Importance: Excess urinary albumin excretion is more common in black than white individuals and is more strongly associated with incident stroke risk in black vs white individuals. Whether similar associations extend to coronary heart disease (CHD) is unclear.
Objective: To determine whether the association of urinary albumin excretion with CHD events differs by race.
Design, setting, and participants: Prospective cohort study of black and white US adults aged 45 years and older who were enrolled within the Reasons for Geographic and Racial Differences in Stroke (REGARDS) study between 2003 and 2007 with follow-up through December 31, 2009. We examined race-stratified associations of urinary albumin-to-creatinine ratio (ACR) in 2 groups: (1) incident CHD among 23,273 participants free of CHD at baseline; and (2) first recurrent CHD event among 4934 participants with CHD at baseline.
Main outcomes and measures: Expert-adjudicated incident and recurrent myocardial infarction and acute CHD death.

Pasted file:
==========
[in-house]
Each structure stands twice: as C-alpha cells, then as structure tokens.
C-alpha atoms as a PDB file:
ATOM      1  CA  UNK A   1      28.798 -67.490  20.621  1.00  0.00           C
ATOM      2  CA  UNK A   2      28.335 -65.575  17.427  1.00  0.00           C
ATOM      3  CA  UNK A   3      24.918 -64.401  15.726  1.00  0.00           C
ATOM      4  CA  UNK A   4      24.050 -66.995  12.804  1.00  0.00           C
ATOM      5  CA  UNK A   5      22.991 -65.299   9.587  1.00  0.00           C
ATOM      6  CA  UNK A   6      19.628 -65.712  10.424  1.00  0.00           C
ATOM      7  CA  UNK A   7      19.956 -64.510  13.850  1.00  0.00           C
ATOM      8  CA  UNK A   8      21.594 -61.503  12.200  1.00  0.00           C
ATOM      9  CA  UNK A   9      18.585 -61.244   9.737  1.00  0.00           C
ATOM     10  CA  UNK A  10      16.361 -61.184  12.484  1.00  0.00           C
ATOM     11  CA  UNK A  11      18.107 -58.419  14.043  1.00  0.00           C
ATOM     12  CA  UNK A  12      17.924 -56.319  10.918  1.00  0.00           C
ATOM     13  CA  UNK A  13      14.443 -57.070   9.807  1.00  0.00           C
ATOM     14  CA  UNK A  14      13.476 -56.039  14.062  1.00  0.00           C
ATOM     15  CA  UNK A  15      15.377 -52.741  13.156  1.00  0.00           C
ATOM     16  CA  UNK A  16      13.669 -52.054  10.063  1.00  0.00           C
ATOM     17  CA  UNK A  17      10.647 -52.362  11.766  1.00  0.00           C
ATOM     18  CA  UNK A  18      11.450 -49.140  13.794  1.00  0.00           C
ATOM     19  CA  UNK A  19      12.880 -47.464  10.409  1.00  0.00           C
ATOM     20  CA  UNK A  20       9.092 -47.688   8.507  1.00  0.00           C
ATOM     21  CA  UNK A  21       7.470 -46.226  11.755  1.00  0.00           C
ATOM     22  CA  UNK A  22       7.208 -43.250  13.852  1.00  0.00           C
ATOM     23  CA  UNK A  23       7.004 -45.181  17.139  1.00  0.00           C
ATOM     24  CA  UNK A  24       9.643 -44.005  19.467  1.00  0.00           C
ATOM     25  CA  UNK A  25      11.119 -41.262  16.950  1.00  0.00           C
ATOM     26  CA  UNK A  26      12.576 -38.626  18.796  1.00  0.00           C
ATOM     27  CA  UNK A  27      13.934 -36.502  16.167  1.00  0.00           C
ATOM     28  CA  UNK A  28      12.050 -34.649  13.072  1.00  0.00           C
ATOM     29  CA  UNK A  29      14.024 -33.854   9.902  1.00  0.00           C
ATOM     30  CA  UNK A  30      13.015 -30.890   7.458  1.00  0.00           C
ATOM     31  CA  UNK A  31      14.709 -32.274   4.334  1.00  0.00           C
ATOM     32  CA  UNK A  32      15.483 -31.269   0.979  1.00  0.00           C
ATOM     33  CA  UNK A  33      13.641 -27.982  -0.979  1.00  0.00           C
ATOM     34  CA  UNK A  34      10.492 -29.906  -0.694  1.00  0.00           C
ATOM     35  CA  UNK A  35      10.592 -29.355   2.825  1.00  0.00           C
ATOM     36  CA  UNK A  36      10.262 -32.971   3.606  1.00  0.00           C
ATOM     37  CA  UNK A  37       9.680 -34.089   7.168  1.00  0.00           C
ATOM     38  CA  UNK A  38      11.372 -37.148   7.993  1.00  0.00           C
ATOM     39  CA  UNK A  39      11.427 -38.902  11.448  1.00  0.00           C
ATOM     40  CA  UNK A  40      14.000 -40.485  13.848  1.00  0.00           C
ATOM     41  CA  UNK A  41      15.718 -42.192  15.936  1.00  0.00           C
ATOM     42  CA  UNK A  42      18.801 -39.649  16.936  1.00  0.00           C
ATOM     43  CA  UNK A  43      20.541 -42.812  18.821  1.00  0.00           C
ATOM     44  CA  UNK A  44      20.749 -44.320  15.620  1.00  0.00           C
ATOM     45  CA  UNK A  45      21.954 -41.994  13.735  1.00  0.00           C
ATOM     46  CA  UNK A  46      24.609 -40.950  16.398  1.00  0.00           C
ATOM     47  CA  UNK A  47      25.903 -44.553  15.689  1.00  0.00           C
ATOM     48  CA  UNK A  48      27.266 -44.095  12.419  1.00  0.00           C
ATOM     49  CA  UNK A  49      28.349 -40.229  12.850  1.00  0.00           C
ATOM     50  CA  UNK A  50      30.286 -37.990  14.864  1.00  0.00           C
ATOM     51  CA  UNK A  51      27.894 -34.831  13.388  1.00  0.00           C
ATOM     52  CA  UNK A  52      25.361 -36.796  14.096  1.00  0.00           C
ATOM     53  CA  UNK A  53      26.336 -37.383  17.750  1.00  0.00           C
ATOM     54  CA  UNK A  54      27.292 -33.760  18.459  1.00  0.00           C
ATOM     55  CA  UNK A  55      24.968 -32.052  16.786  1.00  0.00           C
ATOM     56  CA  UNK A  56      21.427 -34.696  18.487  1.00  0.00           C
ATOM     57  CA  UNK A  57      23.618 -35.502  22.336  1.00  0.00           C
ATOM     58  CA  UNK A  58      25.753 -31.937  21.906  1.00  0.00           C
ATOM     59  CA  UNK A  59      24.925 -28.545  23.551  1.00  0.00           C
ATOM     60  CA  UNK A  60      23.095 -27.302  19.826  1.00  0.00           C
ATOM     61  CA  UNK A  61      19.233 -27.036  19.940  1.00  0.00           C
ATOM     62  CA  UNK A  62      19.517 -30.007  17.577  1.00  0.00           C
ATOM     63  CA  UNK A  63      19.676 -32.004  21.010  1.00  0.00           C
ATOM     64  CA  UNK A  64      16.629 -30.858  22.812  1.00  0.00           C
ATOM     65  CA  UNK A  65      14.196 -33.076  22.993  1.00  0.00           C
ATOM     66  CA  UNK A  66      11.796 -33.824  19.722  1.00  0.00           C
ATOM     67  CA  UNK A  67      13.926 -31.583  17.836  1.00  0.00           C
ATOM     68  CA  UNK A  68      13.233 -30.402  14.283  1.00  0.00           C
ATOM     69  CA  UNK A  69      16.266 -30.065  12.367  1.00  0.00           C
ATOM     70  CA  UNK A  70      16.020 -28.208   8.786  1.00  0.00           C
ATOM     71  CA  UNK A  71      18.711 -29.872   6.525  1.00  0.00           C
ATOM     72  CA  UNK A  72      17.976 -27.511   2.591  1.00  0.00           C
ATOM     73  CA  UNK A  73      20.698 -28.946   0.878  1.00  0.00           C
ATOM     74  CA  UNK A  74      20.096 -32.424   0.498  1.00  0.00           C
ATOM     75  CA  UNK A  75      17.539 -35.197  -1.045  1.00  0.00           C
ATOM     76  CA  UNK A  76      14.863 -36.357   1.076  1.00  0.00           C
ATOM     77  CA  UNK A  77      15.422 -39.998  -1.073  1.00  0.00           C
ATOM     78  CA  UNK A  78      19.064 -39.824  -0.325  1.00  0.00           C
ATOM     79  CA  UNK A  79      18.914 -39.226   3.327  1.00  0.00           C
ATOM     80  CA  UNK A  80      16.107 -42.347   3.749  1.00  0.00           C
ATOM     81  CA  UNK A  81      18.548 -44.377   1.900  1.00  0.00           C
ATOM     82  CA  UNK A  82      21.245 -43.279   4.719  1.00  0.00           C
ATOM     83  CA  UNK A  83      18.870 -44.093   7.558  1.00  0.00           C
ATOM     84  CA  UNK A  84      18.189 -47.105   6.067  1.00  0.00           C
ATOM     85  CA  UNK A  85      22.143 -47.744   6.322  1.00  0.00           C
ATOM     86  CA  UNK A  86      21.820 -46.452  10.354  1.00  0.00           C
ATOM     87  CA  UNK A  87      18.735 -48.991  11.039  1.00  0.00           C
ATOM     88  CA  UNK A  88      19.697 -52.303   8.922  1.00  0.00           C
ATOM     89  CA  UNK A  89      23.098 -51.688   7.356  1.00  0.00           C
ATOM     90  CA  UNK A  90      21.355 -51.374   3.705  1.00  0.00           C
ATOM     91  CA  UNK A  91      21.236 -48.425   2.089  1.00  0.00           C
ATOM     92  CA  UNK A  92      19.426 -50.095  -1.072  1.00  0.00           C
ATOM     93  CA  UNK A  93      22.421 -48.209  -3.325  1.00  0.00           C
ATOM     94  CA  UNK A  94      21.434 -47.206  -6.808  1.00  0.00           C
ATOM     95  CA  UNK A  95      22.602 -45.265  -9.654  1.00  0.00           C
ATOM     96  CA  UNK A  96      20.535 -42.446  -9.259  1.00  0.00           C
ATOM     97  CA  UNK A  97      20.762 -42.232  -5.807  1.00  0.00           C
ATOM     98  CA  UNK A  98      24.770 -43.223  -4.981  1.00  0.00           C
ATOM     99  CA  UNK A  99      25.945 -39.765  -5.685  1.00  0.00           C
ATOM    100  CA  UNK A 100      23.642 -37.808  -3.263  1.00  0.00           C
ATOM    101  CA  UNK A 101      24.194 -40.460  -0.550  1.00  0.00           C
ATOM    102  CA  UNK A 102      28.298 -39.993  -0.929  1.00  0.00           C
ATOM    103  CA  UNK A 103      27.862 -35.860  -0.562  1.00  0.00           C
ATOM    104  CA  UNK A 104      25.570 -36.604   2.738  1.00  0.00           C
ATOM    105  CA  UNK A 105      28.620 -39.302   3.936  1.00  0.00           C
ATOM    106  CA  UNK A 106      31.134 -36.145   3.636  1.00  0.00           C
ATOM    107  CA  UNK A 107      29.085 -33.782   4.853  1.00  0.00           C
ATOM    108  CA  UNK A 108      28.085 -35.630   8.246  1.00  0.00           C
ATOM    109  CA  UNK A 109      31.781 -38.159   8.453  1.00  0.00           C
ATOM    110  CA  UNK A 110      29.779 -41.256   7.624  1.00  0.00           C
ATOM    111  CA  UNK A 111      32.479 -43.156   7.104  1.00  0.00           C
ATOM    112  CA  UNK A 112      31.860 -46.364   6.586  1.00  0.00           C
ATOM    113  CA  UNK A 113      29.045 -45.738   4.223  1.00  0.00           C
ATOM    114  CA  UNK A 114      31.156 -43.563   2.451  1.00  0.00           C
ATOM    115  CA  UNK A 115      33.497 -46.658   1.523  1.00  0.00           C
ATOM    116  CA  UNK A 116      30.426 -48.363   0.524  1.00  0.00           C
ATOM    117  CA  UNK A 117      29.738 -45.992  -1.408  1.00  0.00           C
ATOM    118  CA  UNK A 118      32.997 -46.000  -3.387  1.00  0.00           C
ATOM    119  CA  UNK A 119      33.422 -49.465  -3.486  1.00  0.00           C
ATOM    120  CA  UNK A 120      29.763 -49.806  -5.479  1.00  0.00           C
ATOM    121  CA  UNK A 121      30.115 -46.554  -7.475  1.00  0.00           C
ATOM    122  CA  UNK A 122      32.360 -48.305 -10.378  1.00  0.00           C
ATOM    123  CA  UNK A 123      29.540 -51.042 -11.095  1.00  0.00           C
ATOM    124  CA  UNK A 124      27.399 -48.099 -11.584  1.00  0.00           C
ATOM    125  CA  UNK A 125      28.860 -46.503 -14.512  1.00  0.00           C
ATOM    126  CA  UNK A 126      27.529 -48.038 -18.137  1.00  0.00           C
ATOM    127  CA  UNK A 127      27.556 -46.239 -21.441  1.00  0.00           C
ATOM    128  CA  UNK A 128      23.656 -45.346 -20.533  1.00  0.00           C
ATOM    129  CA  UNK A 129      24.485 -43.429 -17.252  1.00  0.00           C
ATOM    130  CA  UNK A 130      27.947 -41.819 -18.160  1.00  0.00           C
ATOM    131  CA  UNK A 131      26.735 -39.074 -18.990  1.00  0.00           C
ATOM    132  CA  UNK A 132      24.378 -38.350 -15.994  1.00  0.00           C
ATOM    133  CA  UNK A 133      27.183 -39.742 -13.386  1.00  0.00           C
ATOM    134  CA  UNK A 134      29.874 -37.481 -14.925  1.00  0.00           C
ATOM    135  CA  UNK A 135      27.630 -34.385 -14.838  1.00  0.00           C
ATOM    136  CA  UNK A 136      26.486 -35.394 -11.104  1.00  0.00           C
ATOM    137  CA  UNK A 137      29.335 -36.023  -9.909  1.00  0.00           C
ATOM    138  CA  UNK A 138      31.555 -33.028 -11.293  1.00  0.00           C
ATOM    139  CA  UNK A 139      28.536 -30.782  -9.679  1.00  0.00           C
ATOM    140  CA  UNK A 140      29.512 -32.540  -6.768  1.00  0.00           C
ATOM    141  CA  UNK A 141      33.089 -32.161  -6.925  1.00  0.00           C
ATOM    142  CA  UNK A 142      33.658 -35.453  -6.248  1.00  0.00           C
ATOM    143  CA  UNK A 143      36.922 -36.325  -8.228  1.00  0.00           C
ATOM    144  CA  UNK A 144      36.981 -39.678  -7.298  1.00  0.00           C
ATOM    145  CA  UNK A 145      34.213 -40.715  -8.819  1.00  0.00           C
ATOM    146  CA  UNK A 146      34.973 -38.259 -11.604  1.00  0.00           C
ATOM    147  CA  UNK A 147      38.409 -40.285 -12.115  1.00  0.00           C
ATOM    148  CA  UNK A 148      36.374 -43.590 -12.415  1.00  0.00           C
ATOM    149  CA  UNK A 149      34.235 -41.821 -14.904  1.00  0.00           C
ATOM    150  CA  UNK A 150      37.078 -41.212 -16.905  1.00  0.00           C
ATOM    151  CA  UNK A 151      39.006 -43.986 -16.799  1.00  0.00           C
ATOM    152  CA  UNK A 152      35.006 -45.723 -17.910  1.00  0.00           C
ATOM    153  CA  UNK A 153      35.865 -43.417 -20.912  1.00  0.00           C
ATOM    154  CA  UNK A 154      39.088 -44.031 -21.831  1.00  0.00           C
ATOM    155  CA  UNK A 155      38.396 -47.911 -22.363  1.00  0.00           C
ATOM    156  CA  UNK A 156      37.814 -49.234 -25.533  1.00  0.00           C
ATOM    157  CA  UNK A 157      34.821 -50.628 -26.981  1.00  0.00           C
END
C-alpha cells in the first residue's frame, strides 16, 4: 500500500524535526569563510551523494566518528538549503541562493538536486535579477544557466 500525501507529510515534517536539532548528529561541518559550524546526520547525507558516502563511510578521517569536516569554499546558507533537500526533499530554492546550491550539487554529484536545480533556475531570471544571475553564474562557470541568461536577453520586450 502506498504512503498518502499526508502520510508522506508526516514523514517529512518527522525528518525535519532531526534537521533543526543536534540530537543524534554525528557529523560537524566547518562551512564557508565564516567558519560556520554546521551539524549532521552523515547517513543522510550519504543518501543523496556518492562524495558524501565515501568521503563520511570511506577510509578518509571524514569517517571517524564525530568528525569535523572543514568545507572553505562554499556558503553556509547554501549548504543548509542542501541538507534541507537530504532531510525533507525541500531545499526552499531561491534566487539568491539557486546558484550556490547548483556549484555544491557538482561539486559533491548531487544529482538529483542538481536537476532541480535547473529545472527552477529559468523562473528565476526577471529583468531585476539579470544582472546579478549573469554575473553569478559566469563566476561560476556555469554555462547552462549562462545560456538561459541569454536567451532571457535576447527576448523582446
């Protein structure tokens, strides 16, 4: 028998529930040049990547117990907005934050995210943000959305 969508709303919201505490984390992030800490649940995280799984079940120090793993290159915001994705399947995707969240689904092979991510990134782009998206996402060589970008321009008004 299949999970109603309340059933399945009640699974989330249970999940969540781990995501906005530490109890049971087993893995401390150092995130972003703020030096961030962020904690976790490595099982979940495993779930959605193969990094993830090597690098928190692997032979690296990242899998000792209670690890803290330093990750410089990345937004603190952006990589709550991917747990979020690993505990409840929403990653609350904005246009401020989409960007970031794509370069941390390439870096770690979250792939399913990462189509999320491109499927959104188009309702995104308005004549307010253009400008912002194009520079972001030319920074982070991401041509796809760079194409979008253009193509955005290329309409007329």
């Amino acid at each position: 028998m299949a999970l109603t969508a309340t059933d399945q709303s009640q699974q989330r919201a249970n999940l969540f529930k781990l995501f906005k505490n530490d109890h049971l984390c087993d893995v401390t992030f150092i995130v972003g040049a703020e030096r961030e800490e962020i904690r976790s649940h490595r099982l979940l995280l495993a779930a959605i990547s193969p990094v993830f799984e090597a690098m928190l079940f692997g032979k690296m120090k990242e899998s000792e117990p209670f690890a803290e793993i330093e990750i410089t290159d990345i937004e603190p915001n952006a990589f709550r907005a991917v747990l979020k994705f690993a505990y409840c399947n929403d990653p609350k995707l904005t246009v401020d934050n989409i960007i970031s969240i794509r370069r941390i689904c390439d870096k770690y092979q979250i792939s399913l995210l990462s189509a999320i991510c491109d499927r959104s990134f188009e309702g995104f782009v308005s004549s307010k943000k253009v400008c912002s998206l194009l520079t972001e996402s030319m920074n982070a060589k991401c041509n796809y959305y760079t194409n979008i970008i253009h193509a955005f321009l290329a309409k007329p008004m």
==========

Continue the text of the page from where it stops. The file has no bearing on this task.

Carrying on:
Results: A total of 616 incident CHD events (421 nonfatal MIs and 195 CHD deaths) and 468 recurrent CHD events (279 nonfatal MIs and 189 CHD deaths) were observed over a mean time of 4.4 years of follow-up. Among those free of CHD at baseline, age- and sex-adjusted incidence rates of CHD per 1000 person-years of follow-up increased with increasing categories of ACR in black and white participants, with rates being nearly 1.5-fold greater in the highest category of ACR (>300 mg/g) in black participants (20.59; 95% CI, 14.36-29.51) vs white participants (13.60; 95% CI, 7.60-24.25). In proportional hazards models adjusted for traditional cardiovascular risk factors and medications, higher baseline urinary ACR was associated with greater risk of incident CHD among black participants (hazard ratio [HR] comparing ACR >300 vs <10 mg/g, 3.21 [95% CI, 2.02-5.09]) but not white participants (HR comparing ACR >300 vs <10 mg/g, 1.49 [95% CI, 0.80-2.76]) (P value for interaction = .03). Among those with CHD at baseline, fully adjusted associations of baseline urinary ACR with first recurrent CHD event were similar between black participants (HR comparing ACR >300 vs <10 mg/g, 2.21 [95% CI, 1.22-4.00]) vs white participants (HR comparing ACR >300 vs <10 mg/g, 2.48 [95% CI, 1.61-3.78]) (P value for interaction = .53).
Conclusions and relevance: Higher urinary ACR was associated with greater risk of incident but not recurrent CHD in black individuals when compared with white individuals. These data confirm that black individuals appear more susceptible to vascular injury.